Only a cataclysmic event like that found at the K-T boundary site shows such an event. The survivors of that were no more successful than those that became extinct. Therefore, Darwin's "survival of the fittest" would not have any bearing on the population. In a cataclysmic event, survival would lay purely on the luck of the individual, and henceforth such a theory was rejected. The opponents of Walter and his father's theories were only behaving as scientists have done throughout history. Merging any two sciences together could overthrow the fundamental principles in either branch.

Therefore, regardless of the evidence, most scientists were not ready to give up on their prevailing doctrine. However, in Walter's opinion, cooperation from other fields was essential for success. A geologists' understanding of rocks and the metamorphism one undergoes under extreme temperature and pressure was proof positive on the possibilities of a major impact at ground zero. The field of chemistry offered the all important knowledge on the iridium anomaly from their expertise in identifying trace elements, as well as rock dating from their knowledge of radiometric age dating. Without even the support of sediment ologists, identifying different layers of deposits at the outcrops including meters of silt and sand layers, indicative of a tsunami, could never have taken place. All of these and more were necessary in proving the theory of global mass extinction by way of a meteoric impact, and Walter was one of the few people aware of this fact.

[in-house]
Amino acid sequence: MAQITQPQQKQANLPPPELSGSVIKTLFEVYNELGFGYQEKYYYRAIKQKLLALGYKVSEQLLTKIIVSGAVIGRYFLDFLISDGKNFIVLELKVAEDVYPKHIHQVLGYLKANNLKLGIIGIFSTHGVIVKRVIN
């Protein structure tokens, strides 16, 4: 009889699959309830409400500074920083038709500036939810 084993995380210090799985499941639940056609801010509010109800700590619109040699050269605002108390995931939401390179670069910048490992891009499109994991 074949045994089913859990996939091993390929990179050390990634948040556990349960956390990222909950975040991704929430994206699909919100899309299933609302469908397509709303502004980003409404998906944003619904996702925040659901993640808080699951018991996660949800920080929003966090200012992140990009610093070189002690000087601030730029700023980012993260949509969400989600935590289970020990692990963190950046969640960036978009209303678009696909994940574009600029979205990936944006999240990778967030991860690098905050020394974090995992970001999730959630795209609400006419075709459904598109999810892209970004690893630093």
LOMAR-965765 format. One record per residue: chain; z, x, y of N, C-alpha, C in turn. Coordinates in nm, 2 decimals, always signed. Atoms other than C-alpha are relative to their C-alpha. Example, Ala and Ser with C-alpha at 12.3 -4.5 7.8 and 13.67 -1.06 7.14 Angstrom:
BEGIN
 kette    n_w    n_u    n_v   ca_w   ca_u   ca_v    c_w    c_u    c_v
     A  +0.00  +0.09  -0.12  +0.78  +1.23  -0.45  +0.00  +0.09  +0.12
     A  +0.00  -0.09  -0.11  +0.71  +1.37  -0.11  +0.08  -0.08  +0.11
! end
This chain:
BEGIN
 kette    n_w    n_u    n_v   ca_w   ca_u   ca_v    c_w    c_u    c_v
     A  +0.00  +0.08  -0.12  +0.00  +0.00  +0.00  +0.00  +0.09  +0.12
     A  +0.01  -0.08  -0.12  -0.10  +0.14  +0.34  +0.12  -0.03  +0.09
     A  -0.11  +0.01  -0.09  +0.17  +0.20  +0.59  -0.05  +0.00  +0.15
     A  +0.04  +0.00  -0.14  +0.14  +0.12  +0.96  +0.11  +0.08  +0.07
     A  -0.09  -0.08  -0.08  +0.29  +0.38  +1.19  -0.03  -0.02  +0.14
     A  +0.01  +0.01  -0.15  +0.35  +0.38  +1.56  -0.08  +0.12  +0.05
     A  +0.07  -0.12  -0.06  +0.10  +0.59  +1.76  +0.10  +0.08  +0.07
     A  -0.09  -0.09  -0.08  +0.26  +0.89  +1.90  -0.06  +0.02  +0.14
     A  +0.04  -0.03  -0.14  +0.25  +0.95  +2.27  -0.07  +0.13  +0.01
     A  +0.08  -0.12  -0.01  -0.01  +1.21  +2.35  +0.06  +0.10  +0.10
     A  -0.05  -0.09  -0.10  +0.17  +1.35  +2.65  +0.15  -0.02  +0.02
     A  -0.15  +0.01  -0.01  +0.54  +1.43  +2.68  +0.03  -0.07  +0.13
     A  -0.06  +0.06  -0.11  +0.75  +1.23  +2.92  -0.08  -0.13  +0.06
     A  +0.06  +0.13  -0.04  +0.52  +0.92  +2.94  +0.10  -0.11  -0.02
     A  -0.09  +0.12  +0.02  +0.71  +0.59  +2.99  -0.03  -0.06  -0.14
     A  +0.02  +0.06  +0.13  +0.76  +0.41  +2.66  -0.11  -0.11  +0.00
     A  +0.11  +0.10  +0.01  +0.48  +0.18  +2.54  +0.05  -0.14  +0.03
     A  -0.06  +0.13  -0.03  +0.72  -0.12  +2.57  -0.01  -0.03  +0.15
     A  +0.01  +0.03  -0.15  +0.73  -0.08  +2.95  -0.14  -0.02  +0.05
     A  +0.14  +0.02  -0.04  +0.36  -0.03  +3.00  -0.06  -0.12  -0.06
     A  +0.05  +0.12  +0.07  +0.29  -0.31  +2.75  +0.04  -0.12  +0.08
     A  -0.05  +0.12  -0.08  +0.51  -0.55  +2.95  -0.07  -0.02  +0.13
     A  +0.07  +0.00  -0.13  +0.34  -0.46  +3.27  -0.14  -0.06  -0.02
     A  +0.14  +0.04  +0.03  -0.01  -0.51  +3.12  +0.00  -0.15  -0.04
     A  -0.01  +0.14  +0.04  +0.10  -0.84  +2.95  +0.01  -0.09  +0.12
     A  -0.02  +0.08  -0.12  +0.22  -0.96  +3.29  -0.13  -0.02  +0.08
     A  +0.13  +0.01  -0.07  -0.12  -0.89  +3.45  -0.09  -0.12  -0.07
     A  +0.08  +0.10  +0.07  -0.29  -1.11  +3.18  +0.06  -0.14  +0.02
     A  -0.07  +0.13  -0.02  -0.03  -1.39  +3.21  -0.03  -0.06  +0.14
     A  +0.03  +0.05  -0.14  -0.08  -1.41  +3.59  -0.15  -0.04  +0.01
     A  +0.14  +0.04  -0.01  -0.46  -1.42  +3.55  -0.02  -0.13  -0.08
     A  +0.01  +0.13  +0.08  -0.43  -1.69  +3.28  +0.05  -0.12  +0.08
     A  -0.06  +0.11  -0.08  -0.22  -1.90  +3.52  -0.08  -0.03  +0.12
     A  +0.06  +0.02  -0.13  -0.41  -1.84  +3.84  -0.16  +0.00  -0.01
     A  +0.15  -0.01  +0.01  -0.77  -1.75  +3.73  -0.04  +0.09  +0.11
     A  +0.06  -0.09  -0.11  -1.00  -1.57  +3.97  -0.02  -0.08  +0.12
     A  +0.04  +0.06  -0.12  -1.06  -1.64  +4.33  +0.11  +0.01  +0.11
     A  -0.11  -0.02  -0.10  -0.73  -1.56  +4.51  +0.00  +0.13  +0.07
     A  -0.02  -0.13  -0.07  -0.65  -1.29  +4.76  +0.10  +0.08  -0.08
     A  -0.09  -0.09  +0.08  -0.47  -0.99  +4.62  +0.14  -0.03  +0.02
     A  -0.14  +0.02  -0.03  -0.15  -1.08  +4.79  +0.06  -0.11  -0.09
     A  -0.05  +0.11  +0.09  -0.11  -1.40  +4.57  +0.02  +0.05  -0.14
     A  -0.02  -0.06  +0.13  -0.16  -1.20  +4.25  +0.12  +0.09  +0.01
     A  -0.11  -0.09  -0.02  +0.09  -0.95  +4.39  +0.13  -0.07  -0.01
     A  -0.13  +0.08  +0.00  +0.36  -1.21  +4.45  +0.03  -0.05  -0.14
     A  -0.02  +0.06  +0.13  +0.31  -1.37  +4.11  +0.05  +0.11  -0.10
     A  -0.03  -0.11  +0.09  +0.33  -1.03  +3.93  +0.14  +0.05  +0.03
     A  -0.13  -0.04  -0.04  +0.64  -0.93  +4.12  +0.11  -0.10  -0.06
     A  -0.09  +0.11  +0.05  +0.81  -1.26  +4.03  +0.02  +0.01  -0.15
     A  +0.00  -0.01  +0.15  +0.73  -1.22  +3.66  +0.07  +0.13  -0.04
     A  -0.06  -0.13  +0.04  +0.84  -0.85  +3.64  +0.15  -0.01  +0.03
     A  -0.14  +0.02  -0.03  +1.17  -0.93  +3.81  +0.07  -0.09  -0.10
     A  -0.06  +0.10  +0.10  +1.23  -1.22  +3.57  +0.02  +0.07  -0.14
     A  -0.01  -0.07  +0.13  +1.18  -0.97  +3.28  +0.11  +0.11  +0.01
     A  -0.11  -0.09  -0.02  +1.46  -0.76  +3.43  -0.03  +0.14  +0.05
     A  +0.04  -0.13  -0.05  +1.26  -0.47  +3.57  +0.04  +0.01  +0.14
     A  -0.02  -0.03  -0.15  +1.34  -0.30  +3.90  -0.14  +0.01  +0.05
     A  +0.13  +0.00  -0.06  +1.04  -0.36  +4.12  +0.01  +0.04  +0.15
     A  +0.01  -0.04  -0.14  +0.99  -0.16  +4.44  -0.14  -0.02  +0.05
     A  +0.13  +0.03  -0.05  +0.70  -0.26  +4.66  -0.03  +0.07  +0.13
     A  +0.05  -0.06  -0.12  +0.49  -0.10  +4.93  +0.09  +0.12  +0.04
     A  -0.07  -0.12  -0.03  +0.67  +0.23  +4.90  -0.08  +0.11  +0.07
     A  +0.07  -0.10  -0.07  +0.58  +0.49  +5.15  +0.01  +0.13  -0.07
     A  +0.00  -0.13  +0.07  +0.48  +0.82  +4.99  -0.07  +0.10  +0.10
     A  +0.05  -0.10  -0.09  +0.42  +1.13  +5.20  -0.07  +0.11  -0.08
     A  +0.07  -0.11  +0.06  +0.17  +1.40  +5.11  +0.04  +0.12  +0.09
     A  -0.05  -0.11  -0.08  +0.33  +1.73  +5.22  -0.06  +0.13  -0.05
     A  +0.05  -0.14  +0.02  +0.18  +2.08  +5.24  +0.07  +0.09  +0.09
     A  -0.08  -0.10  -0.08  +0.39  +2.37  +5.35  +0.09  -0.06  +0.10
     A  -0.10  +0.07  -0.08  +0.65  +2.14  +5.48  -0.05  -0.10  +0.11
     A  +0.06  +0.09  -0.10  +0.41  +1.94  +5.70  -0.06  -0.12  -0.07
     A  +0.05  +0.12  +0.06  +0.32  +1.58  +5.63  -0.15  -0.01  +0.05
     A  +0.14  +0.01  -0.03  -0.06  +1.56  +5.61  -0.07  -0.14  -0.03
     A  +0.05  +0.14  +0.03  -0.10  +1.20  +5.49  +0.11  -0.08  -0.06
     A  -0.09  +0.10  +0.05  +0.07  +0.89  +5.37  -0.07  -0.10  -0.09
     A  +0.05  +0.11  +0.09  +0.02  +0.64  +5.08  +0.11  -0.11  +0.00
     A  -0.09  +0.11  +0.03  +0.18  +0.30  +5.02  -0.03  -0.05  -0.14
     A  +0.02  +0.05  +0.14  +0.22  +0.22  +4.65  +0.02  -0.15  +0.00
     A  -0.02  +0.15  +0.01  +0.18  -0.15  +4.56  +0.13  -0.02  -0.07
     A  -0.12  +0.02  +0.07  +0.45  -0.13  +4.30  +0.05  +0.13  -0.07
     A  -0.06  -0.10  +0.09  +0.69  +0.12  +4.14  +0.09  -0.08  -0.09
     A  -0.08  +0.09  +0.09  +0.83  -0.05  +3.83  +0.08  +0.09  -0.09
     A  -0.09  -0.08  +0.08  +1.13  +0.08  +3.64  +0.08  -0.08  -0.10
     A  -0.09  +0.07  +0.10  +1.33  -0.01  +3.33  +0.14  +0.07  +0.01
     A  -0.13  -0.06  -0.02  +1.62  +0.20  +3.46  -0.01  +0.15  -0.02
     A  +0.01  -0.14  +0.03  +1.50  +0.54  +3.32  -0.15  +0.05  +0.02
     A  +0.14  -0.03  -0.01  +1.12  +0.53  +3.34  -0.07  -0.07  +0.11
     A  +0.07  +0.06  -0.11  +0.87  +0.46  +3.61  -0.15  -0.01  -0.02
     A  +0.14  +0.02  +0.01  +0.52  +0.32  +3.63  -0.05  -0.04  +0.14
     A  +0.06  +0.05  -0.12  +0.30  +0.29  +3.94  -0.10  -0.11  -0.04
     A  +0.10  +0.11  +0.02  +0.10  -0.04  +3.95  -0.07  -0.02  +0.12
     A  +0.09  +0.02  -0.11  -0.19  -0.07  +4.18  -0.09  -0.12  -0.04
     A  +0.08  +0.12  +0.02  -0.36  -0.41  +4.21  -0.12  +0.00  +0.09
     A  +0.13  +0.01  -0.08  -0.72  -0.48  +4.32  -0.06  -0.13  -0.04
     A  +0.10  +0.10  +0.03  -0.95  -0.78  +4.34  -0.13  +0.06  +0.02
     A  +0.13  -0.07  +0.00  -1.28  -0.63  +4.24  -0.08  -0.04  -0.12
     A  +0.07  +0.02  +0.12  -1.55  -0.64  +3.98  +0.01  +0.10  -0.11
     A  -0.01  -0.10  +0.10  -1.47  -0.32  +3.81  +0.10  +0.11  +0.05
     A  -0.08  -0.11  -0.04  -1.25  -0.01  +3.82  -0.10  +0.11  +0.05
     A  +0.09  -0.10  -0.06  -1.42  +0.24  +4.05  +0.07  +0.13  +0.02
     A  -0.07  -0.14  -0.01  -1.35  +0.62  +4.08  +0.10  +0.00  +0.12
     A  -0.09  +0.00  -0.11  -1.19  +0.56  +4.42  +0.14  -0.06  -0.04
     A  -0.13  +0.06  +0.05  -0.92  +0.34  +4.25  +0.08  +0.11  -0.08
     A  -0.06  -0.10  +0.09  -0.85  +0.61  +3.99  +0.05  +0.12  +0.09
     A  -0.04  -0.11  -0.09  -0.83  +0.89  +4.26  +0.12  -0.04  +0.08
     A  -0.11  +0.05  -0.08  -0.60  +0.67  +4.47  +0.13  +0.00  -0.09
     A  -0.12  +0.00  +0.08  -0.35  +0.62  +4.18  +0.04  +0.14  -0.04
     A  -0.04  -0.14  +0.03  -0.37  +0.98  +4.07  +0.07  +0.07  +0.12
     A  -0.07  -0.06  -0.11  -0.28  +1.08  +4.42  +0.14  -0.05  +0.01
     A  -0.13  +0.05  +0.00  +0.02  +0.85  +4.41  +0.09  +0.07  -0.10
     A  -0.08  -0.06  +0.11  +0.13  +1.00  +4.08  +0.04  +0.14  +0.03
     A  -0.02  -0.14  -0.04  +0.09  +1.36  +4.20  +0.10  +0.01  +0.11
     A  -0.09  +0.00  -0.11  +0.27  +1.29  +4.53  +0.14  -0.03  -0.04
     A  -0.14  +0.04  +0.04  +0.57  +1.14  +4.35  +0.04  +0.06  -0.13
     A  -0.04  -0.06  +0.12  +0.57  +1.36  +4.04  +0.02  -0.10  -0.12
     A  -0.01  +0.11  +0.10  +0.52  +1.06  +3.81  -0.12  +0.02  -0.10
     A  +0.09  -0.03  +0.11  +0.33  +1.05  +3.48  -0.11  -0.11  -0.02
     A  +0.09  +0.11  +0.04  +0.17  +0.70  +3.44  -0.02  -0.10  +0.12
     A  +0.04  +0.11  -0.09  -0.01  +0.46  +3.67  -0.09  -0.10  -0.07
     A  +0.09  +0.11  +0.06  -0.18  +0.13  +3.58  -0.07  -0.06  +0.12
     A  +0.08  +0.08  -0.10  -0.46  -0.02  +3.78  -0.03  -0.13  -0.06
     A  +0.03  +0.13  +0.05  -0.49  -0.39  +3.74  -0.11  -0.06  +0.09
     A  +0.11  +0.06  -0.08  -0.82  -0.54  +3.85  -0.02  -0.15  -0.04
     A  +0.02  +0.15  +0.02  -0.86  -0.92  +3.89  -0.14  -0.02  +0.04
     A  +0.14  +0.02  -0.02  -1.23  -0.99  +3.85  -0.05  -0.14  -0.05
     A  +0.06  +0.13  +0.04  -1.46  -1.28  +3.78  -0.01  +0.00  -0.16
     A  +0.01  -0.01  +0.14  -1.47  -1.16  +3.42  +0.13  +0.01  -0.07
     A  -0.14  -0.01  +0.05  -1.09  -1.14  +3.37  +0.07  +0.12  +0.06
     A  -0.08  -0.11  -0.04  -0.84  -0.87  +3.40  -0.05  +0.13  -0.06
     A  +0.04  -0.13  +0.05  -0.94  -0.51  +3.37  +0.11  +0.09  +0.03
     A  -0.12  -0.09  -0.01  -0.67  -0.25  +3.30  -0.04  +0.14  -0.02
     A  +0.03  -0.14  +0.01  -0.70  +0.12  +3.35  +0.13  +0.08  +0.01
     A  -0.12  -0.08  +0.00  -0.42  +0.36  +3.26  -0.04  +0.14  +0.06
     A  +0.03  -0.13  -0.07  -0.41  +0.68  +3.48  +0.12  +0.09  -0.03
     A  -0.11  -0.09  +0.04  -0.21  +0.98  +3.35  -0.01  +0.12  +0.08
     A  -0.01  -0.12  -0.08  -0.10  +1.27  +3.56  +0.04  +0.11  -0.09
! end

He knew that it was foolish for scientists to work against each other since each discipline had something profound to offer and that without comparing the scientific findings from all fields as a whole, the truth, in this or anything, could never be proven undeniably. Unfortunately for Walter, it ended up taking him years before he got the corroboration he was in search of. However, by seeking help through close colleagues when he was not able to unburden the weight of existing doctrine among scientists from other disciplines, he was able to find avenues to connect these different disciplines. Walter Alvarez's ability to think outside the preexisting box and against the so-called restrictions is in fact refreshing. He would not allow the limitations of geology fool him into the trap that so many fell victim. Walter understood that two minds are better than one, and ultimately joined forces with other scientists of different disciplines, something virtually unprecedented.

It was because of Walter's humble and creative thinking that the scientific world was able to uncover the mystery of the dinosaurs, and finally begin to function as one.